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Why Paint?
Editors' Roundtable
by Betty Brown

James Griffith, "Cresting," 2014, tar on panel

We live in a digital word. The magic box of the computer can create illusions that range from volcanoes erupting over Roman resorts to futuristic wars with evil aliens. The wonders do not cease.

And yet I find myself drawn, again and again, to images that aren't generated on the flickering screen. Images that are, instead, painted by the hand of an artist.


One reason may have to do with pacing. Screen images call for rapid, almost automatic ingestion. We take them in at a dizzying speed, which we have to do, because the screen is about to change to the next commercial seduction. But paintings — good ones at least — slow us down. They demand considered response. They insist on our time, our thoughts, our psychic engagement.

I went to an exhibition with a non-art friend a while ago and watched her race through the gallery, barely acknowledging the art on the walls. I was offended at first but then I realized she just didn't get it. Or perhaps she didn't have it. Whatever. She was in screen mode.

Can you imagine racing through an exhibition of the work of, say, Jordi Alcaraz? His play of paint and graphite and glass and shadow demands significant viewing time. The gift is only given to those who invest the requisite attention.

Another reason I am drawn to painted images may be the materiality of medium. Digital images are made at a distance, from one keyboard to another to another, without physical existence of any sort. I remember being shocked when I first realized that newspaper photographs no longer had tangible form — that they went from camera to published page without first being printed. Now the non-physicality of most of our visual field is taken for granted. But paintings are material (and also, perhaps, materiel?). They take stuff from the planet (pigment), suspend it in water, oil or egg and transmute it into imagery. That's alchemy. The very nature of that transformation is enchanting.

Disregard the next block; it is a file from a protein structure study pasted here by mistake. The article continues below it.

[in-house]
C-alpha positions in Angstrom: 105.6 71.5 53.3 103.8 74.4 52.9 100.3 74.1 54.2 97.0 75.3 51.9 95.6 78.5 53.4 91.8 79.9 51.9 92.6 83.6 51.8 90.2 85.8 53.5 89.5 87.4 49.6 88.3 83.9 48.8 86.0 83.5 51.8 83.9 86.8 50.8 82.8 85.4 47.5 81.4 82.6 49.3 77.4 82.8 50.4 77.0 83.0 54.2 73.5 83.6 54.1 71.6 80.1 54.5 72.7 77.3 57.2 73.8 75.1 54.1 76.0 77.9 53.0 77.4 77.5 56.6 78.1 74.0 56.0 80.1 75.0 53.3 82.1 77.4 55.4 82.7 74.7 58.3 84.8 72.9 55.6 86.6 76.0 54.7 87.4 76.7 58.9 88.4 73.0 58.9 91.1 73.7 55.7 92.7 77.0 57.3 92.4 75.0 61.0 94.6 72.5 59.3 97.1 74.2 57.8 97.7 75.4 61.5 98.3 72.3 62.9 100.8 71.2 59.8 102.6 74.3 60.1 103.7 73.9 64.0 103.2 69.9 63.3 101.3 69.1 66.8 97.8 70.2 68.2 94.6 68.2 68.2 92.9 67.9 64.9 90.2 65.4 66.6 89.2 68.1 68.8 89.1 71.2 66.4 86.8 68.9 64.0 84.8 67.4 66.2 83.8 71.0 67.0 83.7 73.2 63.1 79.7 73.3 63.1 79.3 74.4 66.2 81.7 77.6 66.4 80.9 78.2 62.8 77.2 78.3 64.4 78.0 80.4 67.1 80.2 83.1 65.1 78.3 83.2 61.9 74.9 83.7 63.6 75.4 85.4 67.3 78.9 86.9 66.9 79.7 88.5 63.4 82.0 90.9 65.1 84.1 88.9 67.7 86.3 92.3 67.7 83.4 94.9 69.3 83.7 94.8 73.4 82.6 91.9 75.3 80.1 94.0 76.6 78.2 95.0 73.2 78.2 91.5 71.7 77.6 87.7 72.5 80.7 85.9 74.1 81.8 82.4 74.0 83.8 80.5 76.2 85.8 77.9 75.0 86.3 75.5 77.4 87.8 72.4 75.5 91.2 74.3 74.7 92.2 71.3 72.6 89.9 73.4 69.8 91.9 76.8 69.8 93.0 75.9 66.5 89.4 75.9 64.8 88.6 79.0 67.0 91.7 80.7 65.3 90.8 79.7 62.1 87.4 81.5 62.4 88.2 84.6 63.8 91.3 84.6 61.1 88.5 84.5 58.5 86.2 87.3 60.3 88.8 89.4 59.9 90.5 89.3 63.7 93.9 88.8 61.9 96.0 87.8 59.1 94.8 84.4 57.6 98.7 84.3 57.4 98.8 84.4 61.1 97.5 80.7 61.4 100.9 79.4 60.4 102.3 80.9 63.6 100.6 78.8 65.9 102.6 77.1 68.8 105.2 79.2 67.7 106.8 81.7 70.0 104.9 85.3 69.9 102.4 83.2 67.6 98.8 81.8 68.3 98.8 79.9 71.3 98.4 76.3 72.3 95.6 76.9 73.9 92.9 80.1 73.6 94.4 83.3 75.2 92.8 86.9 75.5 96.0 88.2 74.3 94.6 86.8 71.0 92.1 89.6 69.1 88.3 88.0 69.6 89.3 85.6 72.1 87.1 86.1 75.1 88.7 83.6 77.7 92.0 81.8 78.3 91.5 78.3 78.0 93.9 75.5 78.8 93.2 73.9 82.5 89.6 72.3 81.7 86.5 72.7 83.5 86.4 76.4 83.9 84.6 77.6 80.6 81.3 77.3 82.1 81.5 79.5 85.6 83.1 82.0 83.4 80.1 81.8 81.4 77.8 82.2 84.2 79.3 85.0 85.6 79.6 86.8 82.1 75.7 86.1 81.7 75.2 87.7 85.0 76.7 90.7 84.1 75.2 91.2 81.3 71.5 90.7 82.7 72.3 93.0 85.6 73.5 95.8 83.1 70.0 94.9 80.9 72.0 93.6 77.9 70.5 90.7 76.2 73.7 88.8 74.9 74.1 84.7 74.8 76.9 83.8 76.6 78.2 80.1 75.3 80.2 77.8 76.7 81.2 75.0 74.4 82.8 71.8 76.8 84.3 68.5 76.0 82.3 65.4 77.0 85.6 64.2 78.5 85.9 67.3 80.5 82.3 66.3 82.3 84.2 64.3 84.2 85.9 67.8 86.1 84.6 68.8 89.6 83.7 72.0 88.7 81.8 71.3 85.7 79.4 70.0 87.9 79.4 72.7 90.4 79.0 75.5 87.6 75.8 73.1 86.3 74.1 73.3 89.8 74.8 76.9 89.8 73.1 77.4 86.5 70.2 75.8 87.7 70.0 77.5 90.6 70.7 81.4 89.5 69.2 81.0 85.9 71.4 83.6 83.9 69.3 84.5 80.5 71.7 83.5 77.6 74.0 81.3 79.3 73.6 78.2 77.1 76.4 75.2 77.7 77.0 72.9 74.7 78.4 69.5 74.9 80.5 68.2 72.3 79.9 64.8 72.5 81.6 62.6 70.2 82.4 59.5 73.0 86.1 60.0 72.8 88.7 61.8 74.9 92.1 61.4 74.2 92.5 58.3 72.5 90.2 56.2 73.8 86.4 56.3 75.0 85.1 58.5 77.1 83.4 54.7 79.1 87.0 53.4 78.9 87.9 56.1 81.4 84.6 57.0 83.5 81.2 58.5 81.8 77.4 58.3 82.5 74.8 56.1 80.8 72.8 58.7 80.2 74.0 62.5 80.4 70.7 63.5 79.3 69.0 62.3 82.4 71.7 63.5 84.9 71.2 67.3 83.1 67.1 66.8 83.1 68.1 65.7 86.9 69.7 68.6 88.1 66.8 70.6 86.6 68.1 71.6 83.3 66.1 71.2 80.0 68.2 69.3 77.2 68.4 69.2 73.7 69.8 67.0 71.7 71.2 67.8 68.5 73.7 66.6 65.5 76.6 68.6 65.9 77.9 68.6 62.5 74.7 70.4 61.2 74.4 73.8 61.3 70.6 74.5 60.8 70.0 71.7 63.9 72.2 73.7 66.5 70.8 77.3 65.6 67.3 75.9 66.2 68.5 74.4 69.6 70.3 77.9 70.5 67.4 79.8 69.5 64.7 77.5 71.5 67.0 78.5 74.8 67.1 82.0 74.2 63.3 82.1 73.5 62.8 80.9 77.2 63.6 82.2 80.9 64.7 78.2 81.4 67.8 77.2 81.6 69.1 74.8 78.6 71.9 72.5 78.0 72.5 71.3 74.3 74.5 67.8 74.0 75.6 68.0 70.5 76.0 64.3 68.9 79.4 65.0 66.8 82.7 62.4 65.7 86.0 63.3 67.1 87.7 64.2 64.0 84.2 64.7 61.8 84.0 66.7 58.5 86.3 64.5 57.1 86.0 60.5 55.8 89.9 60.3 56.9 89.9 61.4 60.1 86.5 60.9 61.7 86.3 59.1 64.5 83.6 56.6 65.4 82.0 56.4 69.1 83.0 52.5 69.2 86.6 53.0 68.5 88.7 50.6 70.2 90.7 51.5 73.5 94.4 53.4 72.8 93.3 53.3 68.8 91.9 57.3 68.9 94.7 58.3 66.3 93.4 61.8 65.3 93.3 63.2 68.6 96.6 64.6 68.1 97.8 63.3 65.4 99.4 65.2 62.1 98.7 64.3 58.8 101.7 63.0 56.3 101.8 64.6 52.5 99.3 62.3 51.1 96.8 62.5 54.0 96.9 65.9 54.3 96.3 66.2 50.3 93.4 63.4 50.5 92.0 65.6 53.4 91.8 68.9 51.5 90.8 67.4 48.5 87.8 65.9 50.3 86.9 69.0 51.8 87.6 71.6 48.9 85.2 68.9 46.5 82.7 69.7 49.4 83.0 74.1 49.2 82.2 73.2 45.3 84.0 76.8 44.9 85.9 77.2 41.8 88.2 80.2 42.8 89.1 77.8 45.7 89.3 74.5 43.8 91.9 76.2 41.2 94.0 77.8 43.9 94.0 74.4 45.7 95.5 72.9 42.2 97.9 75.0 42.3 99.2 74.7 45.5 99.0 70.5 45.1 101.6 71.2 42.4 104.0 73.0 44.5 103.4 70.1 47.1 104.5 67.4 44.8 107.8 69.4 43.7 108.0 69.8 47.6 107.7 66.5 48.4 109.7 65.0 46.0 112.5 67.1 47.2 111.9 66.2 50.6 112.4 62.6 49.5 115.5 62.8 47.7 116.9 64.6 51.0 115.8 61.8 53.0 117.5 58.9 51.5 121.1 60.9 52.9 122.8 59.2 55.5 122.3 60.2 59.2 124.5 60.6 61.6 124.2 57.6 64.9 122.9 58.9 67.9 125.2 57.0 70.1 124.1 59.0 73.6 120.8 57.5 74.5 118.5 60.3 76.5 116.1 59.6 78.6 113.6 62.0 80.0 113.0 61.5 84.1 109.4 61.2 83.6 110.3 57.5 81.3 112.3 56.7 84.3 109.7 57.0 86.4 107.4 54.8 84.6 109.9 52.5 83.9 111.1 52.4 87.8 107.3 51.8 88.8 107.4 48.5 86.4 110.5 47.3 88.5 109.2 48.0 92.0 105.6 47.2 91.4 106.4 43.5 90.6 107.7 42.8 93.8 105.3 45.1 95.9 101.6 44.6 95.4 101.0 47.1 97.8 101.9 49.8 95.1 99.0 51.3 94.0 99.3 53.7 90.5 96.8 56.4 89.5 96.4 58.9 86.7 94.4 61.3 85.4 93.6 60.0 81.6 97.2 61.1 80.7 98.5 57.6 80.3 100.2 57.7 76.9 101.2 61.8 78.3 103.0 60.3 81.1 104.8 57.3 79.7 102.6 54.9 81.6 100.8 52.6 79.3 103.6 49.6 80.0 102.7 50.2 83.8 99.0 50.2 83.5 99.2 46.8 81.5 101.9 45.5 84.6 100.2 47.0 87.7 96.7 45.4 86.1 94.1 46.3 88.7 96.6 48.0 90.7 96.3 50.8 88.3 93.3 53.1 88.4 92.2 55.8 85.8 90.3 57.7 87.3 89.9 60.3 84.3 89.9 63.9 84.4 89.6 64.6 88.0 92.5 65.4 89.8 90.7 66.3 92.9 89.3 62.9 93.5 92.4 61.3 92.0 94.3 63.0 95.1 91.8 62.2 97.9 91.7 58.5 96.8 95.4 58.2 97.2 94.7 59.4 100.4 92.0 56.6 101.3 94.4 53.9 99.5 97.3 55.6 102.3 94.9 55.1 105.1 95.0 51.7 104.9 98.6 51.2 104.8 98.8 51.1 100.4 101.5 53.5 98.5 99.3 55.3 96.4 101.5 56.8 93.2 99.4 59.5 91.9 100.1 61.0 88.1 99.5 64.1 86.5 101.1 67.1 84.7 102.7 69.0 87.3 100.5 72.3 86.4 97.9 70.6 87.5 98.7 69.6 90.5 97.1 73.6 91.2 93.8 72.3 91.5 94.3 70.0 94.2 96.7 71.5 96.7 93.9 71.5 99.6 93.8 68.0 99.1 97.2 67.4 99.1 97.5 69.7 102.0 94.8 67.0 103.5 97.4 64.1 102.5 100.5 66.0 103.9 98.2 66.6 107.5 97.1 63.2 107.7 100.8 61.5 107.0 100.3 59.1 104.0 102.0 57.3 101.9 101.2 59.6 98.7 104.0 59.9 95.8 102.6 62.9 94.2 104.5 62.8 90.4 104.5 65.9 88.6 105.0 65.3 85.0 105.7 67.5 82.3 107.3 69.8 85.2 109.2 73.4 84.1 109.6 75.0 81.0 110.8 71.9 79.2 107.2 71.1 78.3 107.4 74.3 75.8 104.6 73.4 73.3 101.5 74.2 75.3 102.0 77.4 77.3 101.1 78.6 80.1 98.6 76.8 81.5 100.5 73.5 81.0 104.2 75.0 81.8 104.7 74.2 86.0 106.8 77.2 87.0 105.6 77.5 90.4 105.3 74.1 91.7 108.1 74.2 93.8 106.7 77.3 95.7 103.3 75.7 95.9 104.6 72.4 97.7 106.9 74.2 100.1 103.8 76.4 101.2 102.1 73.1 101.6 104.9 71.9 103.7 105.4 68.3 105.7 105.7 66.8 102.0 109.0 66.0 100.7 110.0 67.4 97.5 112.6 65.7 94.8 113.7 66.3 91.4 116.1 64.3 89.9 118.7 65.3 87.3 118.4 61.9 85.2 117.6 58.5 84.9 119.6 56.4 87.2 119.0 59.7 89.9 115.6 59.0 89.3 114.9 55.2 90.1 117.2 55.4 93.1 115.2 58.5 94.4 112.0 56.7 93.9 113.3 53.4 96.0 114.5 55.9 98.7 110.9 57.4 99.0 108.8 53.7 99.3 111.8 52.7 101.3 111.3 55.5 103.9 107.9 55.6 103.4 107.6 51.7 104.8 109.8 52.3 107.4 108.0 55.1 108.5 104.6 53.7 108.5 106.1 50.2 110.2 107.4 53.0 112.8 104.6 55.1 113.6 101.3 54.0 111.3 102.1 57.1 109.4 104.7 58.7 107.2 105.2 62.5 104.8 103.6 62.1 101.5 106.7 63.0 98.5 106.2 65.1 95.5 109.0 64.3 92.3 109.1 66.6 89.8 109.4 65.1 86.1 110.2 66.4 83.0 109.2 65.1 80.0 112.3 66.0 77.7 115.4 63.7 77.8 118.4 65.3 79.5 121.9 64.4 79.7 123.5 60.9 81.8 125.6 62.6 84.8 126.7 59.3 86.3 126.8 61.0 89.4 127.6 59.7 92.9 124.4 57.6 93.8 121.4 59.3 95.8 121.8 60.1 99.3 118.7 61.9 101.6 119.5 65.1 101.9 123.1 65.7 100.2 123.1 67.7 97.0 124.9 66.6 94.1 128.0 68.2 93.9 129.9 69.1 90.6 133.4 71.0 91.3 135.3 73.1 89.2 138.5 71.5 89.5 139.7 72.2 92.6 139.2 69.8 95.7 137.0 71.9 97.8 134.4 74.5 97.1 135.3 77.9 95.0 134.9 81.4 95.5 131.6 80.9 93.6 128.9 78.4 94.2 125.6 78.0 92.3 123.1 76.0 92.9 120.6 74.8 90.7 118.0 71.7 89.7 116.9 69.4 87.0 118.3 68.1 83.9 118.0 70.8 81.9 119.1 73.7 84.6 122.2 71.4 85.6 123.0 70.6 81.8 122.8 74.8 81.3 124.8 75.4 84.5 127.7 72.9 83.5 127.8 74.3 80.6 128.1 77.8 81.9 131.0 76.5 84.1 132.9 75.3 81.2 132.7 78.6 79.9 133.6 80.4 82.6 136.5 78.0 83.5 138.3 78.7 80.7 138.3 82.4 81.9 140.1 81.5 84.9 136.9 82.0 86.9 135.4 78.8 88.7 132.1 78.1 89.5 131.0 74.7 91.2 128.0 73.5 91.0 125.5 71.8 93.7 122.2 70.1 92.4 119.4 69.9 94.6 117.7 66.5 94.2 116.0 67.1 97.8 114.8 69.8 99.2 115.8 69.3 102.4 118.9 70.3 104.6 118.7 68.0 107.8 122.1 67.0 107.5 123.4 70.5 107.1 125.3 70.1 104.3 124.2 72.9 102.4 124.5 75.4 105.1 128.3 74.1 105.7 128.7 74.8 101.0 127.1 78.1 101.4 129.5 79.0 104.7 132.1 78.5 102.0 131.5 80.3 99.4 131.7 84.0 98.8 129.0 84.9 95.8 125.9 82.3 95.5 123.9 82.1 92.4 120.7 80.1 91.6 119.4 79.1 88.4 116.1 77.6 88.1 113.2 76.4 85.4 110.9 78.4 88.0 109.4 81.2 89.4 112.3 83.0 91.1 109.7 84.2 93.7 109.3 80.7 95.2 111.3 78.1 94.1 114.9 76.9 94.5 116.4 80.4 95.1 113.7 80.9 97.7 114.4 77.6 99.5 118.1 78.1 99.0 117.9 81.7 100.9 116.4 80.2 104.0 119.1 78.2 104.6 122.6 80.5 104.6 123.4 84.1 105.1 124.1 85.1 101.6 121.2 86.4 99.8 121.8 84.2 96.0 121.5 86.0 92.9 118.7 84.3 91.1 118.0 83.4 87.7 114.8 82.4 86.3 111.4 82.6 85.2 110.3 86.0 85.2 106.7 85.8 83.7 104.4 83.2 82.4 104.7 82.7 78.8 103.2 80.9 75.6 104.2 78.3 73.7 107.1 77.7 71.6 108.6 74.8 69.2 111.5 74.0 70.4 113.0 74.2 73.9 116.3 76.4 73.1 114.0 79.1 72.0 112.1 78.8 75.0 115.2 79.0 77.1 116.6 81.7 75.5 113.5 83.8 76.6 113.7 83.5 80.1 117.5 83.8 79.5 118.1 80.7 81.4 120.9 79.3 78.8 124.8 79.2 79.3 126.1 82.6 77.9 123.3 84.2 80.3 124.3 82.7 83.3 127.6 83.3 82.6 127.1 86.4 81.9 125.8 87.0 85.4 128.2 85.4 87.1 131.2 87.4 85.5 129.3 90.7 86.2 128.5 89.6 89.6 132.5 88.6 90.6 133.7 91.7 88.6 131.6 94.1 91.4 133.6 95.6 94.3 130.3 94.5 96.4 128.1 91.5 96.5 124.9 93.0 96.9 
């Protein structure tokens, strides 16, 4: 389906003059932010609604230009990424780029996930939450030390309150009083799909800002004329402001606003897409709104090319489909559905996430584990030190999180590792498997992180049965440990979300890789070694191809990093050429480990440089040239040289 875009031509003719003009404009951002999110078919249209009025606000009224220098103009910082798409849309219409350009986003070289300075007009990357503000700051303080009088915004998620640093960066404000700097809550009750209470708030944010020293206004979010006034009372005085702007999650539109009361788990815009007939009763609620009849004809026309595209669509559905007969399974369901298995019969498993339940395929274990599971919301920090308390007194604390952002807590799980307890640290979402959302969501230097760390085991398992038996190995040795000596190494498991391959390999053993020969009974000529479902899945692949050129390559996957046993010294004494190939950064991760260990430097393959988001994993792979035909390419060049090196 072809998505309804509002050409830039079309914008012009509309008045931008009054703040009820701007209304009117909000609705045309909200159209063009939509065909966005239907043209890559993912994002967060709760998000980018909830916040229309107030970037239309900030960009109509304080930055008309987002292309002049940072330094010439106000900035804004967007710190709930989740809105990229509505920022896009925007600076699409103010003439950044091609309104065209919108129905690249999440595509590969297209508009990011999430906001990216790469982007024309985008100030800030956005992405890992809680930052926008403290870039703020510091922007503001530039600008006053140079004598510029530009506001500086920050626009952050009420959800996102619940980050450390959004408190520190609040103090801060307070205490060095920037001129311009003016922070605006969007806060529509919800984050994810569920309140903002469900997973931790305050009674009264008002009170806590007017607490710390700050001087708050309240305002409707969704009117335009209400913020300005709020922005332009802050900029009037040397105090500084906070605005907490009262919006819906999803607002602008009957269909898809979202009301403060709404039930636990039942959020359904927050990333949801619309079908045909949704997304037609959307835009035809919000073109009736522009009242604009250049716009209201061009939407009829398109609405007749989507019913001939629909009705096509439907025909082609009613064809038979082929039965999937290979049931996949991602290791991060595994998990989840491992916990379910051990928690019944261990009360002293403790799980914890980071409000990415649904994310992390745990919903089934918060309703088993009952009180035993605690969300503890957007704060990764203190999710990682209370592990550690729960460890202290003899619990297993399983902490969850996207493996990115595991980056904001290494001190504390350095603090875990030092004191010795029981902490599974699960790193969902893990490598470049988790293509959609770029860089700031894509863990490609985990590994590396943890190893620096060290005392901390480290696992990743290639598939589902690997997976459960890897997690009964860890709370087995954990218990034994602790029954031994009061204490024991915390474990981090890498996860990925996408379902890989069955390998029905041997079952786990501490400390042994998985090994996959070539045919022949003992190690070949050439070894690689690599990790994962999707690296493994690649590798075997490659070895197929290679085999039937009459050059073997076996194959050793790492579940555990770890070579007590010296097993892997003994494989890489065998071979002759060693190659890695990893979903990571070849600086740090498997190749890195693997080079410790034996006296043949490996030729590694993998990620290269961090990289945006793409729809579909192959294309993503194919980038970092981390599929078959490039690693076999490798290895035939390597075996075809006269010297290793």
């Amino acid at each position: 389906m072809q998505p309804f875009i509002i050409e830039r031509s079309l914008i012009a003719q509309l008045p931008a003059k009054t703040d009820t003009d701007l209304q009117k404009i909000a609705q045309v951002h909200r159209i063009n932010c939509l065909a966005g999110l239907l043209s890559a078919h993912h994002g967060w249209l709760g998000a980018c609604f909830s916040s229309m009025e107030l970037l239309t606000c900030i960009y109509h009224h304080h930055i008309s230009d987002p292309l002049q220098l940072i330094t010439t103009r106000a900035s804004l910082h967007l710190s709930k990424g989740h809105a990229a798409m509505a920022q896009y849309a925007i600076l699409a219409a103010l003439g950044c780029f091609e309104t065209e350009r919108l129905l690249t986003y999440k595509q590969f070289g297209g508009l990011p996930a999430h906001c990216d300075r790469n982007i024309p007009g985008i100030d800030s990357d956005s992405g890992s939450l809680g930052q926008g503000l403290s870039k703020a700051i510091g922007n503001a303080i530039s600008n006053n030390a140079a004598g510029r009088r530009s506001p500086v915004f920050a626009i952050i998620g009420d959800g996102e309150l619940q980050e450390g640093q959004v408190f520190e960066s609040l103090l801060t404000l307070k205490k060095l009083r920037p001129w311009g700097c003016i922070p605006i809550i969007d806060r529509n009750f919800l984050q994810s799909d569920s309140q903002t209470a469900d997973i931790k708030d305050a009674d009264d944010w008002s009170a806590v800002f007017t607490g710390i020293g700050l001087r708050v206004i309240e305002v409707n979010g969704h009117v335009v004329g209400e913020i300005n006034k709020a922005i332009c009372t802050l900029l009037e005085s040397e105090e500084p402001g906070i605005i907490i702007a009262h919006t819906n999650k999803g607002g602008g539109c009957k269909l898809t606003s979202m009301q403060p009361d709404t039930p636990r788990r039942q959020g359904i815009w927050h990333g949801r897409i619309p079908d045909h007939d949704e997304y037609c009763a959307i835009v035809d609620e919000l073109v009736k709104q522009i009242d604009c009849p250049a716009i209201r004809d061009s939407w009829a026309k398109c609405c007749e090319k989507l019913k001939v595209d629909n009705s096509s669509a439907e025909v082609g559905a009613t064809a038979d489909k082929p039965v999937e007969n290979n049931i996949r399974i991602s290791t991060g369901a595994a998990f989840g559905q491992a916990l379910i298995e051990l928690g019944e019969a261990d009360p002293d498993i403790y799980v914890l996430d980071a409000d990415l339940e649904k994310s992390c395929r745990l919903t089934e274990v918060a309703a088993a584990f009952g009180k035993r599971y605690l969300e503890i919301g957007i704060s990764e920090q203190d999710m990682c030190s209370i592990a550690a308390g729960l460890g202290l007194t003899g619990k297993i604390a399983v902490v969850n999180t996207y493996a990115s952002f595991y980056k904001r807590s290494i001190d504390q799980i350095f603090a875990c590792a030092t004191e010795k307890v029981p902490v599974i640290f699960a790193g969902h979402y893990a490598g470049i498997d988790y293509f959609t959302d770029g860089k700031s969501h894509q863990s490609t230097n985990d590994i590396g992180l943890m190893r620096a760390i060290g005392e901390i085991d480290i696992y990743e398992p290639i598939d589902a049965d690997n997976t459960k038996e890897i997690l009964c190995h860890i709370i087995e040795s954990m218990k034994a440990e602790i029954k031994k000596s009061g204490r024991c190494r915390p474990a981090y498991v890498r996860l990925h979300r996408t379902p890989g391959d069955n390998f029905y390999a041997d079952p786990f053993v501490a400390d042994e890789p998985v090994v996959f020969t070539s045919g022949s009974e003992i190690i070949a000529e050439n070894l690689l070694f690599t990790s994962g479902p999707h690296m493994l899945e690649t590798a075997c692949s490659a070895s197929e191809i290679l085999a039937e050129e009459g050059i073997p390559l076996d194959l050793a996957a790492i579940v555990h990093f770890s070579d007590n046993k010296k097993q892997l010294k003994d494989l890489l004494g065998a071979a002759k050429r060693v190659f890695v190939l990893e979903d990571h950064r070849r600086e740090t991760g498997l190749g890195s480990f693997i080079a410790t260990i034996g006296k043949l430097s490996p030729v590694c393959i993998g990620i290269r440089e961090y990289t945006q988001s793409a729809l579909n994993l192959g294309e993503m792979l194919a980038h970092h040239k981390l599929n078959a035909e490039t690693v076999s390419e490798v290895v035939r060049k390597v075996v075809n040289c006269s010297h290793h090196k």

Beyond the materiality is the sensuality of painting. Yes, yes, I know some people go to the digital world for sex. But I'm talking about something different. I'm talking about the desire to run your hands across a painting and feel the surface, feel the trace of the brush stroke, sense the echoes of the way the artist moved her hand over the canvas. Although I have no desire to caress the computer, I often want to touch paintings. Although I have never felt moved to lick the television, I always want to taste the shimmering frosting of Claude Monet's delicious Rouen Cathedral facades.

As early as 1936, Walter Benjamin famously wrote about the aura of direct experience with art, contrasting that ritually-infused aura with the mass consumption of mechanically reproduced imagery. I suppose I am adding a footnote to his insightful assertions, but the point bears being made again and again. Paintings communicate to us in a way that digital images — for all their magic — cannot.

I mentioned to artist James Griffith, who paints with tar [Griffith's current exhibition at El Camino College Art Gallery runs through April 3rd - Ed.] that I was considering writing on this topic. He messaged me something beautiful about it: "Everything I do with tar/paint is about knowing/experiencing with my body and its primal unity with the physical chemical matrix that is the actual stuff of life. It is a connection to the primordial and the possibility of a future. I just made my first video and I am very excited about doing another, but I think of it as a way of seeing that will improve my more physical work with tar. I also feel that there is a pervasive tendency for people to give up their physical contact with the world (not gardening, not walking, not touching) that disorients their senses of compassion and ecology."
There you go.

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